According to BALLE, changing a local economic system starts by changing its most basic industries: agriculture, energy, manufacturing, retail, building and transportation and capital. When these sectors are transformed into localized, sustainable, green- and community-focused industries, the entire economy is transformed. BALLE groups work to expand and diversify local ownership, import substitution, and business cooperation in particular places in ways that result in more wealth and jobs per capita, and in greater personal accountability for the health of the local natural and human communities with the goal of real prosperity for all.
American Sustainable Business Council
BALLE and more than 75 other socially responsible, sustainable, green business organizations have come together to form the American Sustainable Business Council (ASBC), which undertakes programs that educate and inform the public and policy makers about the benefits of a more sustainable economy and about policies and practices that can help the economy become more sustainable. ASBC has become a network that represents over 200,000 businesses and 325,000 business executives, owners, investors, and others.
ASBC works on a wide range of issues related to sustainability in business and in the economy, including addressing:
- Election Integrity.
- Energy and Environment.
- Financial Markets.
- Food and Agriculture.
- Good Workplace.
- Safer Chemicals.
- Sustainable Economics.
- Worker Ownership.
According to ASBC, “A truly sustainable economy requires stewardship of all types of resources—social capital, financial capital, intellectual capital, and natural capital. All these must be nurtured to make the economy productive, resilient, competitive, and equitable. The idea of stewardship and wise investment to secure future prosperity is neither conservative nor liberal, neither Democrat nor Republican. It is a fundamental tenet of successful business. And it is a core component of the American Dream.”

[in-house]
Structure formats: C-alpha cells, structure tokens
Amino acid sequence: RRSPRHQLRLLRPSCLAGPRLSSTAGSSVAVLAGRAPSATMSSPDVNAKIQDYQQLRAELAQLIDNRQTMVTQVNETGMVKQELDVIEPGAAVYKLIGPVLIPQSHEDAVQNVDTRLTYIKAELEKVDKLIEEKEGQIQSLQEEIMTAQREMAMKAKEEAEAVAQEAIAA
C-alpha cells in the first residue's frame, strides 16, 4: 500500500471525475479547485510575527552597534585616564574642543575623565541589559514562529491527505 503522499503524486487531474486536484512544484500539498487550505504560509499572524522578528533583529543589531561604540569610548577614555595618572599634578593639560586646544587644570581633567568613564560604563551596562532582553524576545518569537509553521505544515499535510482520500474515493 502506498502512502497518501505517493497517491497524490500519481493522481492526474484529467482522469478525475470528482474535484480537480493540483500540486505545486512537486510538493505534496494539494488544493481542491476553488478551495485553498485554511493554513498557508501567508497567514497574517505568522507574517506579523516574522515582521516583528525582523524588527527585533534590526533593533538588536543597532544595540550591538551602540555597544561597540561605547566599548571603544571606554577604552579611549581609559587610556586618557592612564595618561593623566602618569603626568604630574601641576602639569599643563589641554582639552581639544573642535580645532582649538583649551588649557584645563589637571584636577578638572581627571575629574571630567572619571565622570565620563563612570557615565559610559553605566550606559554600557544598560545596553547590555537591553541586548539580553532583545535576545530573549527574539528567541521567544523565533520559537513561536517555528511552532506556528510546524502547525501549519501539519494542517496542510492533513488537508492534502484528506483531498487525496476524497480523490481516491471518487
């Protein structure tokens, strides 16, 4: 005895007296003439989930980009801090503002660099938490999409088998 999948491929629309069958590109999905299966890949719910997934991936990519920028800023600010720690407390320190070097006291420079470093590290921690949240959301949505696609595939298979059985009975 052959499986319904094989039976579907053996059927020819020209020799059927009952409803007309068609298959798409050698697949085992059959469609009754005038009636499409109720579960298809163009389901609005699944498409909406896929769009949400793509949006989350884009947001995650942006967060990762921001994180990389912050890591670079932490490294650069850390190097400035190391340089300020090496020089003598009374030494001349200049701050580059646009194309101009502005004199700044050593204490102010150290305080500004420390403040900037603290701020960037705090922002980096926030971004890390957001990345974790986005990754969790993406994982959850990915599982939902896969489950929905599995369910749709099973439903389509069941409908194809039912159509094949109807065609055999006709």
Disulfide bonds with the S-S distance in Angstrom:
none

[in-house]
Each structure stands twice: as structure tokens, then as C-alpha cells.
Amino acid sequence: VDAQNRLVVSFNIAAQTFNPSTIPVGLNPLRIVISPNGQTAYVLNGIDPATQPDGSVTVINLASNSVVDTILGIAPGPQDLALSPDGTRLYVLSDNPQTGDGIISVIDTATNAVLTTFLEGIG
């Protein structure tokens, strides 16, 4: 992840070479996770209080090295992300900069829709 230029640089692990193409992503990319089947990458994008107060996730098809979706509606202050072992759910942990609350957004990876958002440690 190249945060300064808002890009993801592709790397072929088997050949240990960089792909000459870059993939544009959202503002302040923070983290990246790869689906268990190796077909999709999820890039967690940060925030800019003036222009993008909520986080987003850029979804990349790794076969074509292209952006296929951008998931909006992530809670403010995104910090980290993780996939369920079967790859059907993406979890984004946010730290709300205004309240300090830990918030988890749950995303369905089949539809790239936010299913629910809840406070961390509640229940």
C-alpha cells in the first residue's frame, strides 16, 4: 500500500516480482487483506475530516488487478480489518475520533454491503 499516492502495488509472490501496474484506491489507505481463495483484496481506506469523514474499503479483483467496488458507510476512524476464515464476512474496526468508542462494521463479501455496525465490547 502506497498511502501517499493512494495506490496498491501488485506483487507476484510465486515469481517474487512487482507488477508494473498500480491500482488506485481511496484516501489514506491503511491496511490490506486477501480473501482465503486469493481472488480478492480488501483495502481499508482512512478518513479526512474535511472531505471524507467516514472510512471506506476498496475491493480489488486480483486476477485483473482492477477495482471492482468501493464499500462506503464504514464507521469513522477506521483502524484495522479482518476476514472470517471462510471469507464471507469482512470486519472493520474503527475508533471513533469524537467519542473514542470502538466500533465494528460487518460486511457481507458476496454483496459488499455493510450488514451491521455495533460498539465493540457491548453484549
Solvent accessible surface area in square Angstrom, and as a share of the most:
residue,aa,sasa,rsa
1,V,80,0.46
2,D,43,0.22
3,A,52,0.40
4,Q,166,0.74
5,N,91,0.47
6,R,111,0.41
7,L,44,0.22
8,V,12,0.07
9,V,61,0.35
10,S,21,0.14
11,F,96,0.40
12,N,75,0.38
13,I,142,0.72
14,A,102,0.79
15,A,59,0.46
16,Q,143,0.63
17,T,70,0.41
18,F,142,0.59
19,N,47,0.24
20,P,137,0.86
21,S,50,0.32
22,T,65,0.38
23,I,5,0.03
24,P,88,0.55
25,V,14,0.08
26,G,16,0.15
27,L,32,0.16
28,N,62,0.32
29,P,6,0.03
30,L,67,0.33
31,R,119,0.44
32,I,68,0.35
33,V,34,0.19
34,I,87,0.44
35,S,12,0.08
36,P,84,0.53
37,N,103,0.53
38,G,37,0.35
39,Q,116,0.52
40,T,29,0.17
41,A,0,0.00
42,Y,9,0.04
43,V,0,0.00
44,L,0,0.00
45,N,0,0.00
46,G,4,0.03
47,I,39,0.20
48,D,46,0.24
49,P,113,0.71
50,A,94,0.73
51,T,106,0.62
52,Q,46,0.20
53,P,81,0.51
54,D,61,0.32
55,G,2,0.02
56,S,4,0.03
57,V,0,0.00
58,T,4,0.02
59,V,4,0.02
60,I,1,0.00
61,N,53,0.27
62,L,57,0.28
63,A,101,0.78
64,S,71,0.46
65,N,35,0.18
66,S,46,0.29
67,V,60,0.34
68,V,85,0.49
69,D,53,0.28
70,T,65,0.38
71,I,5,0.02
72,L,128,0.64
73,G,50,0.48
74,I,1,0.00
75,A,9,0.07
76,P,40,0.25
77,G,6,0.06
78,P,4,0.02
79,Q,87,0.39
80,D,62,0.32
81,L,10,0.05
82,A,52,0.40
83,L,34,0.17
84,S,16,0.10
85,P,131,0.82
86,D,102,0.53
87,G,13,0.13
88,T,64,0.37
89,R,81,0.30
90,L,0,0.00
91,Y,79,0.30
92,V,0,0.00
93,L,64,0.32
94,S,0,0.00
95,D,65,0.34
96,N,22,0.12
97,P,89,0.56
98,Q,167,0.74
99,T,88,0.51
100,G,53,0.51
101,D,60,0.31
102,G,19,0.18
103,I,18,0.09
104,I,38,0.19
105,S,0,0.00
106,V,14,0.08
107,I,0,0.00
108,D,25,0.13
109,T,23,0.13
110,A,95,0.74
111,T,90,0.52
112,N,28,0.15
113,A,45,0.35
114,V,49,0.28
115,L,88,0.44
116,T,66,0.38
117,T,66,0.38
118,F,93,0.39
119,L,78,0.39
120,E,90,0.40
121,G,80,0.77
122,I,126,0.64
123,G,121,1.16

TOWARD TRUE MARKET CAPITALISM
Taken together, CSR, CSV, B Corps, Sustainable and Responsible Investment, Community Development Finance Institutions, the GPI, and Localism amount to a new way of doing business that leads in the direction of True Market Capitalism and a True Market Economy and this movement is definitely growing rapidly.
Swiss Re, the giant reinsurance company, has put major businesses around the world on notice that it will no longer cover companies who risk liabilities due to irresponsible environmental practices. This means triple bottom line accounting (people-planet-profit) will not just be optional. It is becoming essential—reducing externalization of costs and forcing a re-thinking of the balance sheet accounting. In fact, top line value creation for all stakeholders is becoming as important to business success as bottom line value yield (profit) is to shareholders.
We all can help to build True Market Capitalism and a True Market Economy through the purchases we make, the companies we work for, the companies we invest in, and the economic policies we support politically. We need to get to the tipping point where True Market Capitalism, which builds all three forms of capital, clearly demonstrates its profound economic superiority over the false Capitalism that continues only to create economic capital at the expense of natural and social capital.
We can all contribute to this transformation and we can all profit from it. Our future depends on it.